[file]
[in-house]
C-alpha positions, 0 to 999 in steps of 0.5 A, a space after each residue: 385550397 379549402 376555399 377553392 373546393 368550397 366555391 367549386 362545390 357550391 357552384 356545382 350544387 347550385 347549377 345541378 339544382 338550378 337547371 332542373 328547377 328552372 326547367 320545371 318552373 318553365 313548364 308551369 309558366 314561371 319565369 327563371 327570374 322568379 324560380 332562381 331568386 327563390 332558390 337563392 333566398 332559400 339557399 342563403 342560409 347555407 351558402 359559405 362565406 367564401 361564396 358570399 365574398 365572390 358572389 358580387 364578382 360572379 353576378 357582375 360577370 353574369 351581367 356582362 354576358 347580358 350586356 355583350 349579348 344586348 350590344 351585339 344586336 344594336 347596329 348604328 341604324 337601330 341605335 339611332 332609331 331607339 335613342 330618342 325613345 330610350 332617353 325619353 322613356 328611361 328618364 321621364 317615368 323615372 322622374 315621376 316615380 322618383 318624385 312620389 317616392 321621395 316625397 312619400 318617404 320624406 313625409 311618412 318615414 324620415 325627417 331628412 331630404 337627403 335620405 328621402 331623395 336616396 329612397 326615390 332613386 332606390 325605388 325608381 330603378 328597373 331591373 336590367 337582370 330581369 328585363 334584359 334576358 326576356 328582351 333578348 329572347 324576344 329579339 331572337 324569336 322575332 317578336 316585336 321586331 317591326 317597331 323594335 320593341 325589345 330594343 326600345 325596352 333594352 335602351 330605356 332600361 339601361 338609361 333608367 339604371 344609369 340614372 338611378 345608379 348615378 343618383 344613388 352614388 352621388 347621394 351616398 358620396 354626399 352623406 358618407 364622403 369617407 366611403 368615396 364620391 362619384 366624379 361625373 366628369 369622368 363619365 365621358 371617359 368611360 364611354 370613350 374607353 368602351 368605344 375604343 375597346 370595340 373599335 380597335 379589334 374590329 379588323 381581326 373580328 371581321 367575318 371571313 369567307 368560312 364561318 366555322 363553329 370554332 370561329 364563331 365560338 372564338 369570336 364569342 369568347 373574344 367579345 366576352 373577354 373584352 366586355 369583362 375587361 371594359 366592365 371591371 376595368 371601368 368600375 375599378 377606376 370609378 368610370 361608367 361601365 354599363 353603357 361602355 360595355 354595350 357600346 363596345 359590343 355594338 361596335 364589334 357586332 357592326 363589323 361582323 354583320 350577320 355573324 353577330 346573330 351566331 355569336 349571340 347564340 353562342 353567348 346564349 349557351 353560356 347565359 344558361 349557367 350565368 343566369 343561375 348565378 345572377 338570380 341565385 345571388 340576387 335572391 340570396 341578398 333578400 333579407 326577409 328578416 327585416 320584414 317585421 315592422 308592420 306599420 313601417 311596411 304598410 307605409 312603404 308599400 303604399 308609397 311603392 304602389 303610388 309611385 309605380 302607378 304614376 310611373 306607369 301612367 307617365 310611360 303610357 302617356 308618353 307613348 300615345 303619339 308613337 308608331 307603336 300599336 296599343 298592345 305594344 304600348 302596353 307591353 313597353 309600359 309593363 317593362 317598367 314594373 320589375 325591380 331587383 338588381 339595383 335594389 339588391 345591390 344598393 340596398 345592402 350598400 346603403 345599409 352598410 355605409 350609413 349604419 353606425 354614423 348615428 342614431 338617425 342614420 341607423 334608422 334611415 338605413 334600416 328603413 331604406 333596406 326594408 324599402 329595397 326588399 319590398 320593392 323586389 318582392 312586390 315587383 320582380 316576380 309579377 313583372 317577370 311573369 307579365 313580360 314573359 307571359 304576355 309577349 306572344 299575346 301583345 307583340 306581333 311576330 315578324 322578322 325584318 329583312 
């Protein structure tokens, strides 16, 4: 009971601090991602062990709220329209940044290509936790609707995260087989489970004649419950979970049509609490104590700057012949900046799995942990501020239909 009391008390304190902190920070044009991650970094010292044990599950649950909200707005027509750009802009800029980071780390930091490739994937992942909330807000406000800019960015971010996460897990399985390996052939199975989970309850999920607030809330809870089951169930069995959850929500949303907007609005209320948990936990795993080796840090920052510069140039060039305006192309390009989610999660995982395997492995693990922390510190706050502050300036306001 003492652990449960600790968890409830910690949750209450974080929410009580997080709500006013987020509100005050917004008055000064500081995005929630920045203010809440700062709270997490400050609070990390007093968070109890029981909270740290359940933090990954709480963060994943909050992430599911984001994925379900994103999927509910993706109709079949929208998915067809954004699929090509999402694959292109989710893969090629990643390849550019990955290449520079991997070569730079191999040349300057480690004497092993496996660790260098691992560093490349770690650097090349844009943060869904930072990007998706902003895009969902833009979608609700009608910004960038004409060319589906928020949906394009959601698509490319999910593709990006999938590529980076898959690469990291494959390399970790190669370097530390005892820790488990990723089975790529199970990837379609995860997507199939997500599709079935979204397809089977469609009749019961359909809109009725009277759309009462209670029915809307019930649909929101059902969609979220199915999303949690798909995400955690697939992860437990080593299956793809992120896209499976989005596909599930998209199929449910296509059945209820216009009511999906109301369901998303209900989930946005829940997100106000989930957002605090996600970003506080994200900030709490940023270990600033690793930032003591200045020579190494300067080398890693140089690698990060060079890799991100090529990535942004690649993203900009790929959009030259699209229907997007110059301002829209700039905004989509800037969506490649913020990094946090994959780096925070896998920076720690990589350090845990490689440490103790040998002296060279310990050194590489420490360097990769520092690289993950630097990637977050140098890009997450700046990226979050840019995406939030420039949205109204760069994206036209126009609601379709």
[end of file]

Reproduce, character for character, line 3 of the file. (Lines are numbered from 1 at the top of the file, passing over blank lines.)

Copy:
């Protein structure tokens, strides 16, 4: 009971601090991602062990709220329209940044290509936790609707995260087989489970004649419950979970049509609490104590700057012949900046799995942990501020239909 009391008390304190902190920070044009991650970094010292044990599950649950909200707005027509750009802009800029980071780390930091490739994937992942909330807000406000800019960015971010996460897990399985390996052939199975989970309850999920607030809330809870089951169930069995959850929500949303907007609005209320948990936990795993080796840090920052510069140039060039305006192309390009989610999660995982395997492995693990922390510190706050502050300036306001 003492652990449960600790968890409830910690949750209450974080929410009580997080709500006013987020509100005050917004008055000064500081995005929630920045203010809440700062709270997490400050609070990390007093968070109890029981909270740290359940933090990954709480963060994943909050992430599911984001994925379900994103999927509910993706109709079949929208998915067809954004699929090509999402694959292109989710893969090629990643390849550019990955290449520079991997070569730079191999040349300057480690004497092993496996660790260098691992560093490349770690650097090349844009943060869904930072990007998706902003895009969902833009979608609700009608910004960038004409060319589906928020949906394009959601698509490319999910593709990006999938590529980076898959690469990291494959390399970790190669370097530390005892820790488990990723089975790529199970990837379609995860997507199939997500599709079935979204397809089977469609009749019961359909809109009725009277759309009462209670029915809307019930649909929101059902969609979220199915999303949690798909995400955690697939992860437990080593299956793809992120896209499976989005596909599930998209199929449910296509059945209820216009009511999906109301369901998303209900989930946005829940997100106000989930957002605090996600970003506080994200900030709490940023270990600033690793930032003591200045020579190494300067080398890693140089690698990060060079890799991100090529990535942004690649993203900009790929959009030259699209229907997007110059301002829209700039905004989509800037969506490649913020990094946090994959780096925070896998920076720690990589350090845990490689440490103790040998002296060279310990050194590489420490360097990769520092690289993950630097990637977050140098890009997450700046990226979050840019995406939030420039949205109204760069994206036209126009609601379709």